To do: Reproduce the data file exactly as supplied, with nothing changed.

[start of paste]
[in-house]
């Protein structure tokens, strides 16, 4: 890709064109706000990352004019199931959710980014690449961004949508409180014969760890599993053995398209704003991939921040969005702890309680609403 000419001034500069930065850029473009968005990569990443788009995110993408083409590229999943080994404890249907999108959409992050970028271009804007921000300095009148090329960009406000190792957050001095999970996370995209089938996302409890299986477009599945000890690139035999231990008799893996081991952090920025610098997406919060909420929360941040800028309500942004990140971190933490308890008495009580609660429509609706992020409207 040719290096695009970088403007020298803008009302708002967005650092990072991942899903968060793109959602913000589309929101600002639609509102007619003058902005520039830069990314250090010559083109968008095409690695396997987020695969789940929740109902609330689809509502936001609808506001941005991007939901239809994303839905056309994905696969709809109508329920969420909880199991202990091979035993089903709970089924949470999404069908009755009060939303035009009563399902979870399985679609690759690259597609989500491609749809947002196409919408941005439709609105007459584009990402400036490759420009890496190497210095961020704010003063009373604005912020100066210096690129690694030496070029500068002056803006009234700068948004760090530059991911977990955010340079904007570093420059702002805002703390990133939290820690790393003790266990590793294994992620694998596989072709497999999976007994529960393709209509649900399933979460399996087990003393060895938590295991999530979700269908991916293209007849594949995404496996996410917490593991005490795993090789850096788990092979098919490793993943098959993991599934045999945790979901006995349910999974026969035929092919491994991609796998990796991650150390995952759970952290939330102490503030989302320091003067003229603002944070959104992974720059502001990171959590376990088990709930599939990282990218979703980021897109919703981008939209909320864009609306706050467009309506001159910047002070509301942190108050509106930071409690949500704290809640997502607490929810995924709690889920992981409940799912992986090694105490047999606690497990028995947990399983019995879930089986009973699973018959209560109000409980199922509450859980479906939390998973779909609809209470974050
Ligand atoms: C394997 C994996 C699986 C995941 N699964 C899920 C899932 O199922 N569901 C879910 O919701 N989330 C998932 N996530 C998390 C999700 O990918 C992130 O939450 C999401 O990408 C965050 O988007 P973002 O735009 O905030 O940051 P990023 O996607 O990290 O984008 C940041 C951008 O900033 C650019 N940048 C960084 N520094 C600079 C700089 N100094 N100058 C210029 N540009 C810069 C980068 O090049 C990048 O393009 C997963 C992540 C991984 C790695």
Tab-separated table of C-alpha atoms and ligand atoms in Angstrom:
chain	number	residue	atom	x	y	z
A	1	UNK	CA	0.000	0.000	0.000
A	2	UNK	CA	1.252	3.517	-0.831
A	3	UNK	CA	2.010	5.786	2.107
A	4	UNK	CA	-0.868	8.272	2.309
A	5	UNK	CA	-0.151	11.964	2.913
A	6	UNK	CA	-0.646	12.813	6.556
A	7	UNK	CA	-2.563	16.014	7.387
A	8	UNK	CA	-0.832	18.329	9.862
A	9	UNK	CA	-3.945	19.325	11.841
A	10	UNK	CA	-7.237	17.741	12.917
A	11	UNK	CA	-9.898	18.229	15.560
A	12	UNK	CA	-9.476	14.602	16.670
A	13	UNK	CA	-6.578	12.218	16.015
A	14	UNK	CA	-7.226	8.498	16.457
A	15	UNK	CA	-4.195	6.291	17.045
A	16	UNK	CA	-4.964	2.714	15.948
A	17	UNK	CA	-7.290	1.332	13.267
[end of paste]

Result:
[in-house]
């Protein structure tokens, strides 16, 4: 890709064109706000990352004019199931959710980014690449961004949508409180014969760890599993053995398209704003991939921040969005702890309680609403 000419001034500069930065850029473009968005990569990443788009995110993408083409590229999943080994404890249907999108959409992050970028271009804007921000300095009148090329960009406000190792957050001095999970996370995209089938996302409890299986477009599945000890690139035999231990008799893996081991952090920025610098997406919060909420929360941040800028309500942004990140971190933490308890008495009580609660429509609706992020409207 040719290096695009970088403007020298803008009302708002967005650092990072991942899903968060793109959602913000589309929101600002639609509102007619003058902005520039830069990314250090010559083109968008095409690695396997987020695969789940929740109902609330689809509502936001609808506001941005991007939901239809994303839905056309994905696969709809109508329920969420909880199991202990091979035993089903709970089924949470999404069908009755009060939303035009009563399902979870399985679609690759690259597609989500491609749809947002196409919408941005439709609105007459584009990402400036490759420009890496190497210095961020704010003063009373604005912020100066210096690129690694030496070029500068002056803006009234700068948004760090530059991911977990955010340079904007570093420059702002805002703390990133939290820690790393003790266990590793294994992620694998596989072709497999999976007994529960393709209509649900399933979460399996087990003393060895938590295991999530979700269908991916293209007849594949995404496996996410917490593991005490795993090789850096788990092979098919490793993943098959993991599934045999945790979901006995349910999974026969035929092919491994991609796998990796991650150390995952759970952290939330102490503030989302320091003067003229603002944070959104992974720059502001990171959590376990088990709930599939990282990218979703980021897109919703981008939209909320864009609306706050467009309506001159910047002070509301942190108050509106930071409690949500704290809640997502607490929810995924709690889920992981409940799912992986090694105490047999606690497990028995947990399983019995879930089986009973699973018959209560109000409980199922509450859980479906939390998973779909609809209470974050
Ligand atoms: C394997 C994996 C699986 C995941 N699964 C899920 C899932 O199922 N569901 C879910 O919701 N989330 C998932 N996530 C998390 C999700 O990918 C992130 O939450 C999401 O990408 C965050 O988007 P973002 O735009 O905030 O940051 P990023 O996607 O990290 O984008 C940041 C951008 O900033 C650019 N940048 C960084 N520094 C600079 C700089 N100094 N100058 C210029 N540009 C810069 C980068 O090049 C990048 O393009 C997963 C992540 C991984 C790695």
Tab-separated table of C-alpha atoms and ligand atoms in Angstrom:
chain	number	residue	atom	x	y	z
A	1	UNK	CA	0.000	0.000	0.000
A	2	UNK	CA	1.252	3.517	-0.831
A	3	UNK	CA	2.010	5.786	2.107
A	4	UNK	CA	-0.868	8.272	2.309
A	5	UNK	CA	-0.151	11.964	2.913
A	6	UNK	CA	-0.646	12.813	6.556
A	7	UNK	CA	-2.563	16.014	7.387
A	8	UNK	CA	-0.832	18.329	9.862
A	9	UNK	CA	-3.945	19.325	11.841
A	10	UNK	CA	-7.237	17.741	12.917
A	11	UNK	CA	-9.898	18.229	15.560
A	12	UNK	CA	-9.476	14.602	16.670
A	13	UNK	CA	-6.578	12.218	16.015
A	14	UNK	CA	-7.226	8.498	16.457
A	15	UNK	CA	-4.195	6.291	17.045
A	16	UNK	CA	-4.964	2.714	15.948
A	17	UNK	CA	-7.290	1.332	13.267